Wednesday, December 8

Short studies, a fast way to face the changing world of work | Economy

Students in Jamaica.
Students in Bank

A few years ago it was common to ask children what they would like to be when they grew up and receive answers such as architects, engineers, economists, doctors. Although these professions are still in demand, others much shorter and focused on technology and robotics are taking a strong position. This is the job market of the present and of the future.

The productivity and attractiveness of workers who produce intangible added value, such as researchers, analysts, programmers and designers, were already on the rise thanks to new technologies and increased competition. In the current context of the pandemic, this has accelerated even more with changes in the labor market, especially in Latin America.

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Due to quarantine and social distancing measures to slow the spread of COVID-19, some companies have replaced workers with machines for repetitive tasks, or electronic platforms for high-touch tasks. Workers who produce intangible added value have been able to telecommute. Other jobs that cannot be replaced by machines or digital media, such as healthcare, have also seen an increase in demand. In other words, although the pandemic has impacted employment, not all companies and workers have been equally affected.

But the jobs that disappeared will likely never come back, and if they do return, they won’t require the same training or dedication that they once did. To meet the demand, the design of education at all levels, but especially in higher education systems, must begin to rethink today. In the aftermath of the COVID-19 crisis, recovery will crucially depend on the improvement and training of the workforce to support faster economic transformation in the Latin American region.

In this context, the development of qualified human capital plays a fundamental role in higher education systems. According to World Bank Business Survey As of 2019, 24% of companies in the world report that an inadequately educated workforce is a major constraint. In Latin America and the Caribbean, however, this figure rises to 32%, the highest of all regions.

Short careers for long-term job markets

These are some of the issues addressed in the World Bank report The fast track to new skills. In this study, the experts analyzed the so-called short higher education programs, which in the region are known as technical careers, but which have a clear focus on labor markets and helping students find employment. An important advantage is that they develop qualified human capital in just two or three years.

According to the report, these programs hold great promise for our region. Because they are short, they build qualified human capital quickly and can do this in a wide variety of areas.

From an academic point of view, according to the study, the students of these programs graduate in a higher proportion than those of bachelor’s degrees (57% compared to 46%). On the labor market side, although they earn lower salaries than bachelor’s graduates, they do better than dropouts. Another important aspect is that its unemployment rate is lower (3.8% compared to 6.1%).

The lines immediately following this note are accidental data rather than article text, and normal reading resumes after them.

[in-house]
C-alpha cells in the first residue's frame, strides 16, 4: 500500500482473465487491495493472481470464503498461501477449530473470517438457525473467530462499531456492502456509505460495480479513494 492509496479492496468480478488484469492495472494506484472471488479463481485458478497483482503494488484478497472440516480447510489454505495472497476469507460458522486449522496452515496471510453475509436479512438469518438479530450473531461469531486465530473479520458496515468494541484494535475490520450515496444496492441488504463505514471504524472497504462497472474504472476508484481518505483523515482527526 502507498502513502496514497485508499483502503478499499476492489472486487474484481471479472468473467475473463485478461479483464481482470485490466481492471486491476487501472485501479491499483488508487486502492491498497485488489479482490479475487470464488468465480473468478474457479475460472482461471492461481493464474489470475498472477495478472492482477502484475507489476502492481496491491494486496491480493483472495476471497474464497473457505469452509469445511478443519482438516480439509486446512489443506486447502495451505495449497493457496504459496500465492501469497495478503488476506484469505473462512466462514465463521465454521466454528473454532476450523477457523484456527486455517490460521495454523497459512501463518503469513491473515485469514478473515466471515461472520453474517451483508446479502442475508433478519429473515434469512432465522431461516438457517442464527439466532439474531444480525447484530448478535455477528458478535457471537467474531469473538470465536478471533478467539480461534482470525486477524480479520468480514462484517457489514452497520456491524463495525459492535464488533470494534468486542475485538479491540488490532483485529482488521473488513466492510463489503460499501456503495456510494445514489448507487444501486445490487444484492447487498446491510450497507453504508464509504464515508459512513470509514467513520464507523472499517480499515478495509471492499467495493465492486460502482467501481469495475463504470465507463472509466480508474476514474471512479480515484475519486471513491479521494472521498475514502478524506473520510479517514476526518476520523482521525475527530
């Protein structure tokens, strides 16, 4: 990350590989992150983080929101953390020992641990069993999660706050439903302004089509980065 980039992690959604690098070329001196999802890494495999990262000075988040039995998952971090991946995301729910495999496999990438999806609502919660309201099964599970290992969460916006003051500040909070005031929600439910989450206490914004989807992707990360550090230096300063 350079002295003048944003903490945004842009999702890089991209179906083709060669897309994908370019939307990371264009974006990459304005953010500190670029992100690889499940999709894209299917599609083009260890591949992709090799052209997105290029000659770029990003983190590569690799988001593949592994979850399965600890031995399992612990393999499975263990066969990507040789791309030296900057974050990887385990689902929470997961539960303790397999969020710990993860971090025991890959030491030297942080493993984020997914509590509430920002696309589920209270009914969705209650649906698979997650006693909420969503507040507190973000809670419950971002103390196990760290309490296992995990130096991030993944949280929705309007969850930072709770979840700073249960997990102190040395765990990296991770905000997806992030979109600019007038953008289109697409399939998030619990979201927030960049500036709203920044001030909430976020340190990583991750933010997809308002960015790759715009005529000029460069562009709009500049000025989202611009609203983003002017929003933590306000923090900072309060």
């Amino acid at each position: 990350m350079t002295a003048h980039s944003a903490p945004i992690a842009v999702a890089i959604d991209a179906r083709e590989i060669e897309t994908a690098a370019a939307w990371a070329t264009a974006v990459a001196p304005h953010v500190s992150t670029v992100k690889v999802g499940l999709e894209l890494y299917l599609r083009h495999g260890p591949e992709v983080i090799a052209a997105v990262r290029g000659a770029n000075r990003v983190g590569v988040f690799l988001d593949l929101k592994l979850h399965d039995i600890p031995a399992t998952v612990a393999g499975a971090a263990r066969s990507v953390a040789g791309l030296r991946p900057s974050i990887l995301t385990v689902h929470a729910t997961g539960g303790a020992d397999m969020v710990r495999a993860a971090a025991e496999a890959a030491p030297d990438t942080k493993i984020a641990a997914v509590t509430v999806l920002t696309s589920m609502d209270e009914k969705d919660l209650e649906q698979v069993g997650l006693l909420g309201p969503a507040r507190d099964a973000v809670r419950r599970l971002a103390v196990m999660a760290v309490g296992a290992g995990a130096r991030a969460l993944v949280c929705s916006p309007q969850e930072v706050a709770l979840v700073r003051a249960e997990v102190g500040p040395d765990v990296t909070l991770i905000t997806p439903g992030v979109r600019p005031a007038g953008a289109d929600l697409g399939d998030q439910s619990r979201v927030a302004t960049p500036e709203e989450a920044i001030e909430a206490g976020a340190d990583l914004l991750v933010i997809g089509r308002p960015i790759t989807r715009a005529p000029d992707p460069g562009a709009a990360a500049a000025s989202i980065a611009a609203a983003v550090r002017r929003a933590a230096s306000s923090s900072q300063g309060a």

Short programs are not only attractive to students looking to enter the job market; They are also the case for employers, who are looking for a qualified workforce. Providing the variety of skills that the job market demands – engineers and technicians, doctors and X-ray technicians, to name a few – is a vital role of a functional and dynamic higher education system.

The report states that short programs are less widespread in Latin America and the Caribbean than in other parts of the world and have not played a prominent role in a region where bachelor’s programs have been considered the top – and perhaps only – key. for social and economic mobility. That must change now.

The region seeks different results from its educational system and for that it cannot continue doing the same as always. Different policies and strategies are needed now. The need to support all efforts to strengthen human capital in Latin America is imminent, which will allow more opportunities for workers and thus reduce the gap in the most unequal region in the world.

One of the main challenges today is the creation of new sources of work. Short programs could be of great help to governments, both to overcome the employment and production crisis generated by the COVID-19 pandemic, and to prepare individuals for today’s world of work. The important thing is to ensure quality by putting into practice some recommendations to implement a good system of short programs:

  • Provide information and broadcast short programs to avoid stigma.
  • Supervise and regulate short programs through the work results of the students.
  • Provide funding for short programs as the biggest cause of dropout is financial hardship.
  • Facilitate educational paths by providing credentials per module.

If today you ask your children or grandchildren what they want to be when they grow up, in addition to being a data scientist or software developer, there may also be someone who wants to be a computer technologist, laboratory technician or clinical assistant.

Cecilia Martínez Gómez is a communications consultant for the World Bank.

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